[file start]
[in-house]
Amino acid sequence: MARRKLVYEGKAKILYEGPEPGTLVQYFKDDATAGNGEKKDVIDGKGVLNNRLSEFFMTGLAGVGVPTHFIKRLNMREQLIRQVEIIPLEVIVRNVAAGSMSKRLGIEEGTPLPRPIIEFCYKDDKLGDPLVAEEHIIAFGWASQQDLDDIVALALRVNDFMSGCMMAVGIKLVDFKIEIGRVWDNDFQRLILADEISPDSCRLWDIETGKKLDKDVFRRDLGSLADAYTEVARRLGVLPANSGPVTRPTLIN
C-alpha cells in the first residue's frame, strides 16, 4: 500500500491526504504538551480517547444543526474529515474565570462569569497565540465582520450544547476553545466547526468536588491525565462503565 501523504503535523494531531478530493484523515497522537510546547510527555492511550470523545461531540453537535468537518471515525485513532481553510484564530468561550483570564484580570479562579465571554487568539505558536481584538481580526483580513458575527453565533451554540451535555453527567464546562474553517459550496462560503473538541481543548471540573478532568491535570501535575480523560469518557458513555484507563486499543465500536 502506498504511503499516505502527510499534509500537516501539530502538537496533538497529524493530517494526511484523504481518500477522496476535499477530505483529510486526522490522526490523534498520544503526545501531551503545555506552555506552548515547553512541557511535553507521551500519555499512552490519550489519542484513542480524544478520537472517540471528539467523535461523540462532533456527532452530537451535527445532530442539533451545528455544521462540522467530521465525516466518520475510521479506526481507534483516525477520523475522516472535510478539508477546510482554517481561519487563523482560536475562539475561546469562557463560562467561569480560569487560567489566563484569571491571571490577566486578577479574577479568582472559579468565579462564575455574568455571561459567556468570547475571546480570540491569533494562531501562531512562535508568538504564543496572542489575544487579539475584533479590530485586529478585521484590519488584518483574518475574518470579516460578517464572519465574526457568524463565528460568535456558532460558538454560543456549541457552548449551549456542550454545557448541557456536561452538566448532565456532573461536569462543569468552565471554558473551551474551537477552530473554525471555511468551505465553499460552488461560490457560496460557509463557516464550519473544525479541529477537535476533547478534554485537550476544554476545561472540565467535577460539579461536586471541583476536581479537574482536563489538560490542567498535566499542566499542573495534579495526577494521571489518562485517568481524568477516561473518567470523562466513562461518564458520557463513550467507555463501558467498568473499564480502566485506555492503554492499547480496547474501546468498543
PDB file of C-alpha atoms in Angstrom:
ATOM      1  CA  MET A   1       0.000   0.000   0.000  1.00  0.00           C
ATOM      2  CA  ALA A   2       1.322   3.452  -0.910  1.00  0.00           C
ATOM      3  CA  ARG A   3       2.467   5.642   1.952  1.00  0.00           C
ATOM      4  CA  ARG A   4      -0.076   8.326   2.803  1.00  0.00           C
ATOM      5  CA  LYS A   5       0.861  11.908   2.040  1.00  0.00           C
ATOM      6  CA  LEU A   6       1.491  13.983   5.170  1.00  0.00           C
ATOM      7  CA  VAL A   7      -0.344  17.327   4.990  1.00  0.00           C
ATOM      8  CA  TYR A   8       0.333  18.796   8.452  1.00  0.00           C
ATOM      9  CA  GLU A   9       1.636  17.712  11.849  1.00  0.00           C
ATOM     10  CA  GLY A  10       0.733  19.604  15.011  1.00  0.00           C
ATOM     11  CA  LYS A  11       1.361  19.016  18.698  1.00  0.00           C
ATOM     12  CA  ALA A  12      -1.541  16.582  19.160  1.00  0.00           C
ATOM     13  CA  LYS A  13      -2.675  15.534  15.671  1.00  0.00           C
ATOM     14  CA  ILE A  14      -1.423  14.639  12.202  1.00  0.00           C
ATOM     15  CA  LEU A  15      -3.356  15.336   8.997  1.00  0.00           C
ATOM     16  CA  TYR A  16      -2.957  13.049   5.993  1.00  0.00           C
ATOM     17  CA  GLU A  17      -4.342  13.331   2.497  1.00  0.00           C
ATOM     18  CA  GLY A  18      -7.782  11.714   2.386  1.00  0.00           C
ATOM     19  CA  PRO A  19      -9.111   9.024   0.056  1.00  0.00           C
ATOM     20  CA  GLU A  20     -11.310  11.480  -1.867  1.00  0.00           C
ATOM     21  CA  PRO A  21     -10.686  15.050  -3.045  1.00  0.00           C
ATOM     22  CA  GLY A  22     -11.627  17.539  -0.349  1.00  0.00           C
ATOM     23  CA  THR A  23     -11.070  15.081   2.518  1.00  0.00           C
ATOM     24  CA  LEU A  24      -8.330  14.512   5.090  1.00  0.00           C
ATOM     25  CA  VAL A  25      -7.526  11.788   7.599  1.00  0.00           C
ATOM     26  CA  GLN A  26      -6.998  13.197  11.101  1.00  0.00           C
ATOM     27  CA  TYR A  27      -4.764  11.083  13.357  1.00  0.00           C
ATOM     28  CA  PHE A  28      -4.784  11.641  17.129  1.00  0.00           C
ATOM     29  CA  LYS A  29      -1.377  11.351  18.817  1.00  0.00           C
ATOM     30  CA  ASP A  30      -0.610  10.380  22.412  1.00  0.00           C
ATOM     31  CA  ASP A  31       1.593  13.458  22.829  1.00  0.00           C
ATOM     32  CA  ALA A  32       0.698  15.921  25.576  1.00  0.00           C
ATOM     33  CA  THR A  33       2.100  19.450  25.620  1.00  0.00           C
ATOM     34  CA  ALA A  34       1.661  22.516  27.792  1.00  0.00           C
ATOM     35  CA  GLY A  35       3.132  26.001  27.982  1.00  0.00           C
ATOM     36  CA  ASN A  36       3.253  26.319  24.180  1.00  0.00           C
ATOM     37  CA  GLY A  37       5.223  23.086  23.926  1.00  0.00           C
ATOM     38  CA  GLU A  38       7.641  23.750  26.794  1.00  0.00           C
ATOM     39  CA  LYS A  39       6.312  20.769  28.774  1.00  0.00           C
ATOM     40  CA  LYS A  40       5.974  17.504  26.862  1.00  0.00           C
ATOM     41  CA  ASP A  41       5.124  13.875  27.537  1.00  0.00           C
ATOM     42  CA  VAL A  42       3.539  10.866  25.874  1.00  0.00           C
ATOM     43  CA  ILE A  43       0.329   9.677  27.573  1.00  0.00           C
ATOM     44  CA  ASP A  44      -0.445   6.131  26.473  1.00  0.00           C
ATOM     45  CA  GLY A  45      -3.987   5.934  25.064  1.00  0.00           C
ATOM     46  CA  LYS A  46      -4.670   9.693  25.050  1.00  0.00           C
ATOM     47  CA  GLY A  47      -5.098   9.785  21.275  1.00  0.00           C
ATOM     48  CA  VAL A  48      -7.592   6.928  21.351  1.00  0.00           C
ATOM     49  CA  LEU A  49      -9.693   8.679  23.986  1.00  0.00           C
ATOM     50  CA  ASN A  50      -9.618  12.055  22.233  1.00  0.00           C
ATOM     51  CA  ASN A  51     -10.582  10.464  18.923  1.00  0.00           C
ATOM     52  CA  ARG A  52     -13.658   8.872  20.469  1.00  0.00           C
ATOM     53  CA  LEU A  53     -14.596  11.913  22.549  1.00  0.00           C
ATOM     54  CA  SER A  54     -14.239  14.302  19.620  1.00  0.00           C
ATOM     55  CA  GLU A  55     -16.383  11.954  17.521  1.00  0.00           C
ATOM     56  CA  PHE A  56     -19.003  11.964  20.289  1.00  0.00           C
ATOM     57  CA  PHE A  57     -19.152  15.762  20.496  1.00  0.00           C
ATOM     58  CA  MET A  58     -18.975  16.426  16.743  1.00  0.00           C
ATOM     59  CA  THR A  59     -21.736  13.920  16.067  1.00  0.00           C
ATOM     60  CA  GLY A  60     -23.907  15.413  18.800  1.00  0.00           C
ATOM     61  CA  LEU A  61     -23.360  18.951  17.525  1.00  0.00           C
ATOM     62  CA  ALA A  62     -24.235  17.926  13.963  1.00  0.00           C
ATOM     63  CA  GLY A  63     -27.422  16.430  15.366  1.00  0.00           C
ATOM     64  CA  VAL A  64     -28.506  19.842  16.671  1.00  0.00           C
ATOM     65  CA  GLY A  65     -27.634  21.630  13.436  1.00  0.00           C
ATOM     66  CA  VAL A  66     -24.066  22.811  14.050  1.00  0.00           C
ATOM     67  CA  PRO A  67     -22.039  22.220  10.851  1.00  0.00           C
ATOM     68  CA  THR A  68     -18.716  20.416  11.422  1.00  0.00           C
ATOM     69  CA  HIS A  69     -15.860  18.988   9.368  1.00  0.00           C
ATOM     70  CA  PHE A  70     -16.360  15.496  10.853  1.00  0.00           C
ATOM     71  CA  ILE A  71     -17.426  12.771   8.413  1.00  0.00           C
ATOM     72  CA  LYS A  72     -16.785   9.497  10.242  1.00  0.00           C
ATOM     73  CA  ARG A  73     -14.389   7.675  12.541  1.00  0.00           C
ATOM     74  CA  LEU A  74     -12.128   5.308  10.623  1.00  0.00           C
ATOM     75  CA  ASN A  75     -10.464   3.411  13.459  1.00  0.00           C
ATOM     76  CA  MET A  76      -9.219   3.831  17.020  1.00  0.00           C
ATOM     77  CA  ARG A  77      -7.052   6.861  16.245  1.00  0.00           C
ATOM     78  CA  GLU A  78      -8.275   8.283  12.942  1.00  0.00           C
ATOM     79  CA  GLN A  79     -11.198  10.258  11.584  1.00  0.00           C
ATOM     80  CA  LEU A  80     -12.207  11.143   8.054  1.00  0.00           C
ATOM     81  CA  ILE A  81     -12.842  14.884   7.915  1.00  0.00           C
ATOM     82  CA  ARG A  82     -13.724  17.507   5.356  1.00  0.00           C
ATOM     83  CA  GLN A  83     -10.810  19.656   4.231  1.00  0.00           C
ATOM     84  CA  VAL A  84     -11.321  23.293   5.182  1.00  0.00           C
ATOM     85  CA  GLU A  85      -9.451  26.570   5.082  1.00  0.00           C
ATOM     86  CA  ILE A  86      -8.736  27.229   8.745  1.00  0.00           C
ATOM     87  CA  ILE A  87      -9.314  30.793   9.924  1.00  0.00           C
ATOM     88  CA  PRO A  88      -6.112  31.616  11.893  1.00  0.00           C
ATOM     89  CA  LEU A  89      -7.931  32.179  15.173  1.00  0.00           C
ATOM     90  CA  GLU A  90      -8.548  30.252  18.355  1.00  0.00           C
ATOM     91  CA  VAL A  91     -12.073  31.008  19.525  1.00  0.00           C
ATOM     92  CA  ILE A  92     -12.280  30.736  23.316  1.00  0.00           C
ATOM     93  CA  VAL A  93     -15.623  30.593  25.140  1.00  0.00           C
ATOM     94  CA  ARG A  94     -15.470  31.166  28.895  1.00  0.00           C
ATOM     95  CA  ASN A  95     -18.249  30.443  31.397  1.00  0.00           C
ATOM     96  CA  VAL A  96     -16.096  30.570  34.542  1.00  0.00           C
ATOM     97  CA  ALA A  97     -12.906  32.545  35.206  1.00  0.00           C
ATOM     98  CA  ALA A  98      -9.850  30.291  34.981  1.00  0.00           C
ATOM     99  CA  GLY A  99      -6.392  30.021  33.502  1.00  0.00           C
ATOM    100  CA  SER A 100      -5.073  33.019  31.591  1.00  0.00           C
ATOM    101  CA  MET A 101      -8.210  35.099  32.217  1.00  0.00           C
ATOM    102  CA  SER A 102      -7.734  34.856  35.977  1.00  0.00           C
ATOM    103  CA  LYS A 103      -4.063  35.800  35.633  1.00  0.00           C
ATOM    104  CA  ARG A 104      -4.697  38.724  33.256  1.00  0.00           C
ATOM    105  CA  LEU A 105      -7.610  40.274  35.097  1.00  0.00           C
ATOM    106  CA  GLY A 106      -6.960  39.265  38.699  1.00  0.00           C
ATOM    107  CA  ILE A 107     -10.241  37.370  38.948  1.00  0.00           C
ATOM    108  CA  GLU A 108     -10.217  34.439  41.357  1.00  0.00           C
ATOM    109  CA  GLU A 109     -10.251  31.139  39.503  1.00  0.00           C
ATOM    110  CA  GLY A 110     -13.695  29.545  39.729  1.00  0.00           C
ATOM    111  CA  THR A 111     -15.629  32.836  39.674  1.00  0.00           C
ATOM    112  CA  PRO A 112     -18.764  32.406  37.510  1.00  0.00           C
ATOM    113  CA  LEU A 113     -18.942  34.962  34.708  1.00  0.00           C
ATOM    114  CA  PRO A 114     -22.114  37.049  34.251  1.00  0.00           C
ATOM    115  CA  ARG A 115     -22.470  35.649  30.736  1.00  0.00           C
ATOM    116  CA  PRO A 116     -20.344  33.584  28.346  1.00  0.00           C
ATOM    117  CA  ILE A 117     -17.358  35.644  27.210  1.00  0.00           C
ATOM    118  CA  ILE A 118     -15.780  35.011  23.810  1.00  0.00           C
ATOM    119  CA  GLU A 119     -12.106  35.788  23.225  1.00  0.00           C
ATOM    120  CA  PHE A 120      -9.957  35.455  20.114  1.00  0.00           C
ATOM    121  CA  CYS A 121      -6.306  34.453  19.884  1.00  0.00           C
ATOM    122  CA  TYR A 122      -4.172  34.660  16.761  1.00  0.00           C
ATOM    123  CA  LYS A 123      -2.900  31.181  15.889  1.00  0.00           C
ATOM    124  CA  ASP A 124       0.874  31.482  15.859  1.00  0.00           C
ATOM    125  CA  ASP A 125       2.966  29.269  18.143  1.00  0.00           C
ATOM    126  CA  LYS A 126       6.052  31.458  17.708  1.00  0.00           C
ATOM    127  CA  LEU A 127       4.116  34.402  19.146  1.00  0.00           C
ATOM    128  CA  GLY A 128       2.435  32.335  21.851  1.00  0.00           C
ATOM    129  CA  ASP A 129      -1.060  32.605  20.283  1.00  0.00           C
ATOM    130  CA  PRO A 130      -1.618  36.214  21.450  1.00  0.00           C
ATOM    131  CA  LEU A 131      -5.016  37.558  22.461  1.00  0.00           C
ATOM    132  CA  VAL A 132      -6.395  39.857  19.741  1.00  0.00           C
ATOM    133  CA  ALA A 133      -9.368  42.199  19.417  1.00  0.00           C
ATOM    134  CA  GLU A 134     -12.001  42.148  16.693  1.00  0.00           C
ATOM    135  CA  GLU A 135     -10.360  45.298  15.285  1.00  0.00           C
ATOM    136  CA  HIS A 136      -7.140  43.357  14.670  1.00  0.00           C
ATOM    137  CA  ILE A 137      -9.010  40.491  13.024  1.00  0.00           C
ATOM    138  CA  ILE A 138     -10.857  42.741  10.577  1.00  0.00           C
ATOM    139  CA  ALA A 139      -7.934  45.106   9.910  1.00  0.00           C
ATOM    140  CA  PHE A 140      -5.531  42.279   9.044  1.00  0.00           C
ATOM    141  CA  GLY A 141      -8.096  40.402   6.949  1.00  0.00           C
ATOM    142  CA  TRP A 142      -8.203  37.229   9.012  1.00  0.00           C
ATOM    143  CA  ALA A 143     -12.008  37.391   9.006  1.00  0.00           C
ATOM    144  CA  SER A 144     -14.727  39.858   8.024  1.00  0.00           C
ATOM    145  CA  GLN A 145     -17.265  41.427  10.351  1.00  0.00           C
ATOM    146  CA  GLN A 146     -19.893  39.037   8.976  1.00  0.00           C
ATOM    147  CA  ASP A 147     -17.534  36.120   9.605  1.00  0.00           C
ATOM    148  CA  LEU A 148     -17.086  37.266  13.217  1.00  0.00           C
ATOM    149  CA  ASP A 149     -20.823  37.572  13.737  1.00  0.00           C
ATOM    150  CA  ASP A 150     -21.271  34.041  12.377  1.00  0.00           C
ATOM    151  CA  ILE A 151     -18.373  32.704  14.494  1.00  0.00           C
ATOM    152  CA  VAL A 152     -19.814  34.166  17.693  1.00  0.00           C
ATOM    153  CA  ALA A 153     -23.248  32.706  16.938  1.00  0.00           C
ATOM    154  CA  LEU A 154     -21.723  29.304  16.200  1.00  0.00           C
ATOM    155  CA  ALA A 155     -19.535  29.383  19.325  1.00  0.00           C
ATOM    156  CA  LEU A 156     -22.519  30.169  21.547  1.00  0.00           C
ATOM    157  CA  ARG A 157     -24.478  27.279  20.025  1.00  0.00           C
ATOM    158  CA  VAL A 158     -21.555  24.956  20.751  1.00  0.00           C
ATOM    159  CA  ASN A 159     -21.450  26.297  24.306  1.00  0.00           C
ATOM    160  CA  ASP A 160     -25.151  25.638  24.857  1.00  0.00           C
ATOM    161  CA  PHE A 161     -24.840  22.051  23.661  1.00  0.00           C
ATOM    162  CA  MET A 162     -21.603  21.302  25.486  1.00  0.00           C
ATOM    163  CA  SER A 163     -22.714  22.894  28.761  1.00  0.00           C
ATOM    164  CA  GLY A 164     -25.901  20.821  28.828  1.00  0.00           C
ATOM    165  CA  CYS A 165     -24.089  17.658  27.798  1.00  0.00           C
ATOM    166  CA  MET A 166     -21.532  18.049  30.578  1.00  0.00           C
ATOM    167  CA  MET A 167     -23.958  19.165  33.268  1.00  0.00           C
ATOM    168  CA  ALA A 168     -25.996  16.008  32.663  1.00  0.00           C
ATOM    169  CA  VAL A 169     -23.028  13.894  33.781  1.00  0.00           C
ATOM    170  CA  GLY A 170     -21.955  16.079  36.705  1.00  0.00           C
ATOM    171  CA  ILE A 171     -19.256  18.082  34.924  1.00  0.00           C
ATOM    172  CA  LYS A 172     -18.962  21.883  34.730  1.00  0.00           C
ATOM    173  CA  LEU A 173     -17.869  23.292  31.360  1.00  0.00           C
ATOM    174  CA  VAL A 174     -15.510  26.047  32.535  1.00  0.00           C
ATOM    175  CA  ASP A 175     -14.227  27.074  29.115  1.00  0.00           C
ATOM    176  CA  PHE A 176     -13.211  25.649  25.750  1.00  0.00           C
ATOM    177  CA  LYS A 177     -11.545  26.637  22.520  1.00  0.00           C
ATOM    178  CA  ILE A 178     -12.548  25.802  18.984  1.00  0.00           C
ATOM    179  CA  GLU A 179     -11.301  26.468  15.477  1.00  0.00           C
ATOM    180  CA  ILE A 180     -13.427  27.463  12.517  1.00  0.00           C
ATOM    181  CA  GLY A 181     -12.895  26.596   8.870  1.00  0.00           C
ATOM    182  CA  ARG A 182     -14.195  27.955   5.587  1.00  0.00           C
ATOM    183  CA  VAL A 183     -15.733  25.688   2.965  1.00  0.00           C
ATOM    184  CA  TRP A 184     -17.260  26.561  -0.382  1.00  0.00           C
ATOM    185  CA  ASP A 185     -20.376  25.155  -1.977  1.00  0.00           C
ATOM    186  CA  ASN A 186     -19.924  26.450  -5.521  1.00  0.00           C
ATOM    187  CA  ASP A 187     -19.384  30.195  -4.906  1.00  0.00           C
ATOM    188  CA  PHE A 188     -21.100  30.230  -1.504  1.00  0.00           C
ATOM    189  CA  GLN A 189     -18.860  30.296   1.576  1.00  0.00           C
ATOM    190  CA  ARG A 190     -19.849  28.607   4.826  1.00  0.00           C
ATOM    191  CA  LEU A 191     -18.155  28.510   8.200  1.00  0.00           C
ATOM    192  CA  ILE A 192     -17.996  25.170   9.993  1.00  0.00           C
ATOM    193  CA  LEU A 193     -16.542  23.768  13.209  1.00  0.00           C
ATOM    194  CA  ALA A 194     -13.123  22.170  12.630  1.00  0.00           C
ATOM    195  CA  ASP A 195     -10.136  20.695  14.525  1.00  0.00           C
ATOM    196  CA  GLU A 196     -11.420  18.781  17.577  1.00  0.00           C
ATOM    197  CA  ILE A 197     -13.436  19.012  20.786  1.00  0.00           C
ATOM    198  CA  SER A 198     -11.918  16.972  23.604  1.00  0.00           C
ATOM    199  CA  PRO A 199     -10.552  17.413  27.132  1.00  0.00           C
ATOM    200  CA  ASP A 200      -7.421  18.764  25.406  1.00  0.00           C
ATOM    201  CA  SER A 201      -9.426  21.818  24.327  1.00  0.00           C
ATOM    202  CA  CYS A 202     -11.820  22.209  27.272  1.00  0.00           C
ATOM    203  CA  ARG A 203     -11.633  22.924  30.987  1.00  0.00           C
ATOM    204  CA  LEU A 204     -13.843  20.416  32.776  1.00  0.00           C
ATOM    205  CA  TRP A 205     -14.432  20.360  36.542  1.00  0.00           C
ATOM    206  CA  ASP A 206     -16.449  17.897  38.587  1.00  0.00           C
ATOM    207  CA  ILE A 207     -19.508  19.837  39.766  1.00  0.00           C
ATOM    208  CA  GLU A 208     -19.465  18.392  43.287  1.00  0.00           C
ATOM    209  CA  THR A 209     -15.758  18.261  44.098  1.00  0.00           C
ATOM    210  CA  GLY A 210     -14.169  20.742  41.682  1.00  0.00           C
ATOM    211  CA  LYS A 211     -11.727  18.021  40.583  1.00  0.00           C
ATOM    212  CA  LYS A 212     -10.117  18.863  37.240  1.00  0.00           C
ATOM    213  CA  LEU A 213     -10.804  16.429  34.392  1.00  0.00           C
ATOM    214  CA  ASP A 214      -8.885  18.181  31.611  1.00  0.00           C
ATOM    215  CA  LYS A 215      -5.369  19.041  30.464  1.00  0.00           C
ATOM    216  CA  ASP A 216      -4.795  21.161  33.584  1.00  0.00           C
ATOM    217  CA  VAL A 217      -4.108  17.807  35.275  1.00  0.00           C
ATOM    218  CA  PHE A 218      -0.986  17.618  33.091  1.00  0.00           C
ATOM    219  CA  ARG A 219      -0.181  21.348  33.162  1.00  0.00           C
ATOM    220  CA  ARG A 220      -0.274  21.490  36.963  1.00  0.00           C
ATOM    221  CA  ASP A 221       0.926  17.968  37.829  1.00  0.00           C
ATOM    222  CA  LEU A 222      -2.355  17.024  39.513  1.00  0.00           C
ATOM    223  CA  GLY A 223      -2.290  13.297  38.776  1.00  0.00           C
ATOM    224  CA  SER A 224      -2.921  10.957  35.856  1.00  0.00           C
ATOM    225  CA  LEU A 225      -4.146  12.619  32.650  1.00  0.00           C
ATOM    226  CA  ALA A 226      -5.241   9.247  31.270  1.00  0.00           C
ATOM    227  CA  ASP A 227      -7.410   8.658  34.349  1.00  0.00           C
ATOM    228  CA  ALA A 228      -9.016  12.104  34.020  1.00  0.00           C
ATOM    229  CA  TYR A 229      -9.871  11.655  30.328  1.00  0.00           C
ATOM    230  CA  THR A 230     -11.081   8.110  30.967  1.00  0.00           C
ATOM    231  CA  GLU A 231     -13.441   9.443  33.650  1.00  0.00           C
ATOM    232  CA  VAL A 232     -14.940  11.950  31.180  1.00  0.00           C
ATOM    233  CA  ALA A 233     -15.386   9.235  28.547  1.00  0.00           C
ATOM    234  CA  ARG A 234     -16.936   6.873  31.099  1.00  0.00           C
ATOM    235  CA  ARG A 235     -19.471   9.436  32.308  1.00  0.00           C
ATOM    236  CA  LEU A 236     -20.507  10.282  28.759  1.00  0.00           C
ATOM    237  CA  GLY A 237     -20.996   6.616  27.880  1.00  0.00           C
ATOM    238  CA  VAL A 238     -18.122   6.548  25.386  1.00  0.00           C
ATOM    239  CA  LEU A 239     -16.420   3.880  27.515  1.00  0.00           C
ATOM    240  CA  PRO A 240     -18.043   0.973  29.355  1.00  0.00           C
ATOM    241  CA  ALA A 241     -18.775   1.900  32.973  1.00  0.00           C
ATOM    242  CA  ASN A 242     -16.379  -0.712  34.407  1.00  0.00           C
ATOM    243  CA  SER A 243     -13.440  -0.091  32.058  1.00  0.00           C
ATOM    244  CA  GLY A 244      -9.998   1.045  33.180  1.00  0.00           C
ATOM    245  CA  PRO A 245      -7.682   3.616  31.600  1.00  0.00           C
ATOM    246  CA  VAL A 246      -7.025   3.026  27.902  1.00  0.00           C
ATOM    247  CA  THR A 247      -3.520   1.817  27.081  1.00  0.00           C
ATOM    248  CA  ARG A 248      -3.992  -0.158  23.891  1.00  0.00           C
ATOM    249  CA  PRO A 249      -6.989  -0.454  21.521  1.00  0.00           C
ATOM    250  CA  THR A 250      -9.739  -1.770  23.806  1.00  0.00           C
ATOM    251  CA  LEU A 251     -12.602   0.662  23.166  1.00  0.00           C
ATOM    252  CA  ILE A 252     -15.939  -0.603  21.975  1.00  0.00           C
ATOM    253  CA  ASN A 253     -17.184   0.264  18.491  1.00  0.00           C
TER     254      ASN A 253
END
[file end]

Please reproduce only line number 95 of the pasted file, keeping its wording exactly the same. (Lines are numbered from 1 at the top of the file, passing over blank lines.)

ATOM     91  CA  VAL A  91     -12.073  31.008  19.525  1.00  0.00           C